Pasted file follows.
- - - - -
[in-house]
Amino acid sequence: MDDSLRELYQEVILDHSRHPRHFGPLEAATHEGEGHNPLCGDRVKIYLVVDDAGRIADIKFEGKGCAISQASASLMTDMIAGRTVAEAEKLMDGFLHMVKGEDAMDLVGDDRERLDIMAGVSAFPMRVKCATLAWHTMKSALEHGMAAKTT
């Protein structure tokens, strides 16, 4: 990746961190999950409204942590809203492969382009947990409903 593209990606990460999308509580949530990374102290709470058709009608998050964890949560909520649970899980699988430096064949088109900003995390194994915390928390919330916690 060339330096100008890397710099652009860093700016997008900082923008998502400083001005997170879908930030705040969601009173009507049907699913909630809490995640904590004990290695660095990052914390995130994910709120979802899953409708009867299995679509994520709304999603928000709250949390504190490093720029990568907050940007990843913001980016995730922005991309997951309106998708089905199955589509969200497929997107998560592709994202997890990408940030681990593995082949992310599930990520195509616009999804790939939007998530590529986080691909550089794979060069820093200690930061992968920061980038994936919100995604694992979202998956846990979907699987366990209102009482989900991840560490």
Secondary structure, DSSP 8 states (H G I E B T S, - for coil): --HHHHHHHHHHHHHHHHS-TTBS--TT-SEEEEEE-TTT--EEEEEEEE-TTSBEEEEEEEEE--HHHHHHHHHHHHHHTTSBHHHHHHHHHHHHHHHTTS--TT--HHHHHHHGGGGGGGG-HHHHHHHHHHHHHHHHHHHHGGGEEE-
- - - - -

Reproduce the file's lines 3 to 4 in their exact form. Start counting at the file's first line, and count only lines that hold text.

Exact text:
């Protein structure tokens, strides 16, 4: 990746961190999950409204942590809203492969382009947990409903 593209990606990460999308509580949530990374102290709470058709009608998050964890949560909520649970899980699988430096064949088109900003995390194994915390928390919330916690 060339330096100008890397710099652009860093700016997008900082923008998502400083001005997170879908930030705040969601009173009507049907699913909630809490995640904590004990290695660095990052914390995130994910709120979802899953409708009867299995679509994520709304999603928000709250949390504190490093720029990568907050940007990843913001980016995730922005991309997951309106998708089905199955589509969200497929997107998560592709994202997890990408940030681990593995082949992310599930990520195509616009999804790939939007998530590529986080691909550089794979060069820093200690930061992968920061980038994936919100995604694992979202998956846990979907699987366990209102009482989900991840560490």
Secondary structure, DSSP 8 states (H G I E B T S, - for coil): --HHHHHHHHHHHHHHHHS-TTBS--TT-SEEEEEE-TTT--EEEEEEEE-TTSBEEEEEEEEE--HHHHHHHHHHHHHHTTSBHHHHHHHHHHHHHHHTTS--TT--HHHHHHHGGGGGGGG-HHHHHHHHHHHHHHHHHHHHGGGEEE-